http://usa.autodesk.com/adsk/servlet/index?siteID=123112&id=7481355

Christopher Diggins

Posted 10 June 2011 4:24 pm

>> Any news on how far this has come from a "should I consider an upgrade to max 2012" & C# programmers POV? Redistribution? Still research? Full API exposure? und so weiter...

This is not part of 3ds Max 2012. There also hasn't been any development lately on the MaxSharp version we released via ADN. Note that while MaxSharp has a high-level API it does provide a lower-level full API exposure. Its just that the details of accessing the low-level API are undocumented.

That said we are actively investigating how we can leverage this technology for all customers, so please stay tuned.

Christopher Diggins

Posted 6 December 2011 8:24 am

>> This means, in this case, AD did't ever "try" to meet the needs of it's customers,

This is correct. We have not tried to address the needs of the Python users. On our ADN survey for the last several years, better .NET support far outweighed the desire for Python support (let alone CPython support). This is part of the reason we released the improved .NET SDK.

The primary goal of MaxSharp was NOT to enable Python scripting, but to improve the .NET experience. The fact that it could improve the IronPython experience is a side-effect that I wanted to publicize.

>> So what people are REALLY after, when you get down to it, is having python serve as a cross-application-abstraction-layer, which is what Blur had started doing between 3ds-max and softimage.

Yes I am aware of that.

We are doing some experimentation in this area, and I am exploring a slightly different approach than the one used by Blur studio. Strictly speaking CPython exposure of 3ds Max is not necessary for this, but of course there are certain advantages which I am aware of. For example if 3ds Max supported CPython then PyQT could be used for UI development across products.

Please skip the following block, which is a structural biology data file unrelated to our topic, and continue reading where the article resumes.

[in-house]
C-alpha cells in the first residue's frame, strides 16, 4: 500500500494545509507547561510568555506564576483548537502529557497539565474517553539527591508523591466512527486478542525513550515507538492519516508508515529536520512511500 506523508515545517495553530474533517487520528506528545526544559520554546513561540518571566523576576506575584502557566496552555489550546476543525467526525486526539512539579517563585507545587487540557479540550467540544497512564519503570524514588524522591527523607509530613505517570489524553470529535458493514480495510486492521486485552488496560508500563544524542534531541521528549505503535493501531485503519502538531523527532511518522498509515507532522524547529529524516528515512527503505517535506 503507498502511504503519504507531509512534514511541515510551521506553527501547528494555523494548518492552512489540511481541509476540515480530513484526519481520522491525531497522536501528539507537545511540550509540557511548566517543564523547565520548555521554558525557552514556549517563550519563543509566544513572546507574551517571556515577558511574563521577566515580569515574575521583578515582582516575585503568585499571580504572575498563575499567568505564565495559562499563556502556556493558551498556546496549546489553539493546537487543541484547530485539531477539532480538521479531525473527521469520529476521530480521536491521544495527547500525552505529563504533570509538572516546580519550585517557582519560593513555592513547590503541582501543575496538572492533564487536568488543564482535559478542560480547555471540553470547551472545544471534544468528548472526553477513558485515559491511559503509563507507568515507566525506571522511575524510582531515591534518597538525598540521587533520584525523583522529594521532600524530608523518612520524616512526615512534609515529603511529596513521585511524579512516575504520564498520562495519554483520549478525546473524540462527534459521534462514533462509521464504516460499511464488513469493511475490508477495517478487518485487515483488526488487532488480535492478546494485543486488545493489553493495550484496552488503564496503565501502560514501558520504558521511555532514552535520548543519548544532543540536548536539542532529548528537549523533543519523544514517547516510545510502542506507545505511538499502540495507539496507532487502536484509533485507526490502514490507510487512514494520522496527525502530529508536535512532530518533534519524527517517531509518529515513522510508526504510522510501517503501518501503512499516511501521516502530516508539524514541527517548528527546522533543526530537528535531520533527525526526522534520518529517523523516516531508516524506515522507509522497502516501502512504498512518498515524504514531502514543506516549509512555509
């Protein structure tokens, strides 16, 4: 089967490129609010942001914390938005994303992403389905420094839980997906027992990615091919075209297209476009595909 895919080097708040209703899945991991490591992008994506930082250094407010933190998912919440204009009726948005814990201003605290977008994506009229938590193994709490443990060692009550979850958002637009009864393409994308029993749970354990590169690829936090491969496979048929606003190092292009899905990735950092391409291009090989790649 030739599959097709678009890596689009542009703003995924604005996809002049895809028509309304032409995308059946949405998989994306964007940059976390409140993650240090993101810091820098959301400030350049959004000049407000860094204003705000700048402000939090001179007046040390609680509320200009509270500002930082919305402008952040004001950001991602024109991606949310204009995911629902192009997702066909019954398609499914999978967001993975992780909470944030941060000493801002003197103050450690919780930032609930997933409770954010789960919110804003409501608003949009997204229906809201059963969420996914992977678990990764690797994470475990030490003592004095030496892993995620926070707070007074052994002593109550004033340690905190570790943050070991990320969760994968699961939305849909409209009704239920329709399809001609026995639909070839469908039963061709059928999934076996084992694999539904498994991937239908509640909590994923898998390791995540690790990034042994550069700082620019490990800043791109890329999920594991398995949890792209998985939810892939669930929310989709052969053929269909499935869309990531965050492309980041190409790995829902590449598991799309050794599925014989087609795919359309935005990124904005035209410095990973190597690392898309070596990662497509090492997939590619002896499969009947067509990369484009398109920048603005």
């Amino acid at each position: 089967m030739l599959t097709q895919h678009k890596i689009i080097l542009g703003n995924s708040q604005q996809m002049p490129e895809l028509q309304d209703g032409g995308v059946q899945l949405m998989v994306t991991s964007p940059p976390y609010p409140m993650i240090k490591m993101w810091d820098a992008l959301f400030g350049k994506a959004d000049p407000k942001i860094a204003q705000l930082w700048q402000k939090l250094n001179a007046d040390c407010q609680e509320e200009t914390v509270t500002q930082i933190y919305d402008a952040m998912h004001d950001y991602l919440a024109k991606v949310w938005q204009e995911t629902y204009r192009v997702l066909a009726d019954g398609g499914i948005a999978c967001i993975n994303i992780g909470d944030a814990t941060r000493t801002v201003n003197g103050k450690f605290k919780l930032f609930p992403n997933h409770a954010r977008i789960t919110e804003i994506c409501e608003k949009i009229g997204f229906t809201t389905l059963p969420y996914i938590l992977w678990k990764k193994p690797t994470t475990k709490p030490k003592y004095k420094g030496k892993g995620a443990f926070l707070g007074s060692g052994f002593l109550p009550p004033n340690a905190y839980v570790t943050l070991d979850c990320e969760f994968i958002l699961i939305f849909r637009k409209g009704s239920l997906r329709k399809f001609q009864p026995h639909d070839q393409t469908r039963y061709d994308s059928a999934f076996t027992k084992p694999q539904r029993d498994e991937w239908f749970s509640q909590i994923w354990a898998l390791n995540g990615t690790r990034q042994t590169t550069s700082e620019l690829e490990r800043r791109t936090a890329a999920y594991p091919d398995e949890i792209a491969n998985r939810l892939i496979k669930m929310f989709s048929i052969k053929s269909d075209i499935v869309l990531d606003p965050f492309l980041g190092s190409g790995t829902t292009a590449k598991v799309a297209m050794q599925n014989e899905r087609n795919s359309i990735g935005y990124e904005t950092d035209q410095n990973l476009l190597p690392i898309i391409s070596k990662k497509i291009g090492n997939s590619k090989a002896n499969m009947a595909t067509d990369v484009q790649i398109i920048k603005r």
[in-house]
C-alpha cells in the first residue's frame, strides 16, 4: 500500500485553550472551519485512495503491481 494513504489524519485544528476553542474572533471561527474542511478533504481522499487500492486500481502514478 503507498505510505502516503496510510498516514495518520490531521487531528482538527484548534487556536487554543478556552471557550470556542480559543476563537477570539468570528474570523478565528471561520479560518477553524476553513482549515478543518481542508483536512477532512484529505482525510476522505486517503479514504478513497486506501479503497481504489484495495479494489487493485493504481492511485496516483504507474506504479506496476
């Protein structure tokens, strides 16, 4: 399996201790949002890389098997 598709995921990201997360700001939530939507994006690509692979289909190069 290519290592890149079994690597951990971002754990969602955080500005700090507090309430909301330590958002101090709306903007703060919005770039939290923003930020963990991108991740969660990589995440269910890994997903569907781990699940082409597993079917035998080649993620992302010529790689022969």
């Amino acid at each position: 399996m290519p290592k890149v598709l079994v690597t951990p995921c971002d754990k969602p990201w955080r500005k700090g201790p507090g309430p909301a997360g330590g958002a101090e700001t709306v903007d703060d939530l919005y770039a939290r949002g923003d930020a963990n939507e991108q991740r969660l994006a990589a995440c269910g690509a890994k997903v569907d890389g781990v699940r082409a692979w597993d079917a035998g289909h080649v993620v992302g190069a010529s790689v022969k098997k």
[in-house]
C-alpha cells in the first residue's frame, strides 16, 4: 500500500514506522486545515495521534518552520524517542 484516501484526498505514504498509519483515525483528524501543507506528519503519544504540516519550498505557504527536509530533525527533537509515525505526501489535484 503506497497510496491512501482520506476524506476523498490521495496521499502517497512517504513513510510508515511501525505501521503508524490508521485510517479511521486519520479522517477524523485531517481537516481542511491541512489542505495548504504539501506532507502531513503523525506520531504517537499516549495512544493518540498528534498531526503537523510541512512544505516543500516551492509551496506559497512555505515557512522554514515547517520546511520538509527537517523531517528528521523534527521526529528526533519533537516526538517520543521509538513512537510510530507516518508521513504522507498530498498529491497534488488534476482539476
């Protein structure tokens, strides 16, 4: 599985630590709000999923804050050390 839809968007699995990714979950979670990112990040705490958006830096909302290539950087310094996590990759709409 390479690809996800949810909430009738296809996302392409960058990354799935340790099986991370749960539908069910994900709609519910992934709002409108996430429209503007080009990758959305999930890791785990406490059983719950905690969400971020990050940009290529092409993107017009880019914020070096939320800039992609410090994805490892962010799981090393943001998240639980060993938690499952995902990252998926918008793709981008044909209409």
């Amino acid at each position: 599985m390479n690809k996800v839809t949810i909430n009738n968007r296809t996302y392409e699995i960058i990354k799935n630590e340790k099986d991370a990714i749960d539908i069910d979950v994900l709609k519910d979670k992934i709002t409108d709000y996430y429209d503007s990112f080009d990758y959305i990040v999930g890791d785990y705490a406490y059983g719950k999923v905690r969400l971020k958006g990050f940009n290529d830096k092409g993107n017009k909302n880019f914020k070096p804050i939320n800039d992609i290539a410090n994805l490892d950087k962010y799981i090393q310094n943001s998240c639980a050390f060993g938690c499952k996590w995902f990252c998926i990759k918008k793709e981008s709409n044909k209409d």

>> So you may choose look at it childishly, and see it as an even bigger blow to the ego (they succeeded, we didn't ever try...) - which would take you on a rout of making your own solution, or you may choose to look at it from a more mature stand-point,

You are jumping to conclusions and attributing a lot of negative characteristics and motivations. To be honest I find this very disrespectful.

We are in the process of considering multiple approaches to addressing the desire for our customers to use Python in 3ds Max.

jfyelle

Posted 6 December 2011 7:25 pm

>>So far, you seem to only ascertain my worries, in terms of AD's current direction for 3ds-max regarding CPython...

Look, I read the whole thread and really get your opinion, but it won't replace our usage metrics.

The 3ds Max C++ SDK is the mainstay for any development around 3ds Max today.
Maxscript is quite useful and accounts for a sizable piece of our core and is used a lot externally as well.
The .net API is young, fresh and in incubation mode right now. Development-wise, it supports IronPython more easily than CPython. Fact of life.
It's not impossible to provide clean CPython support, it's just that to work we would need to drop other useful things we're doing.
Chris also told in his last comment he is working on something pythonic worthy of interest. Stay tuned.

Meanwhile, can we agree we are fortunate to have someone such as him to open us a path. Right?

FWW, 3ds Max works flawlessly on Parallel 7.

thanks,
Jean-Francois Yelle, 3ds Max PM

Add Your Comment

You must be logged in to post a comment.

Please only report comments that are spam or abusive.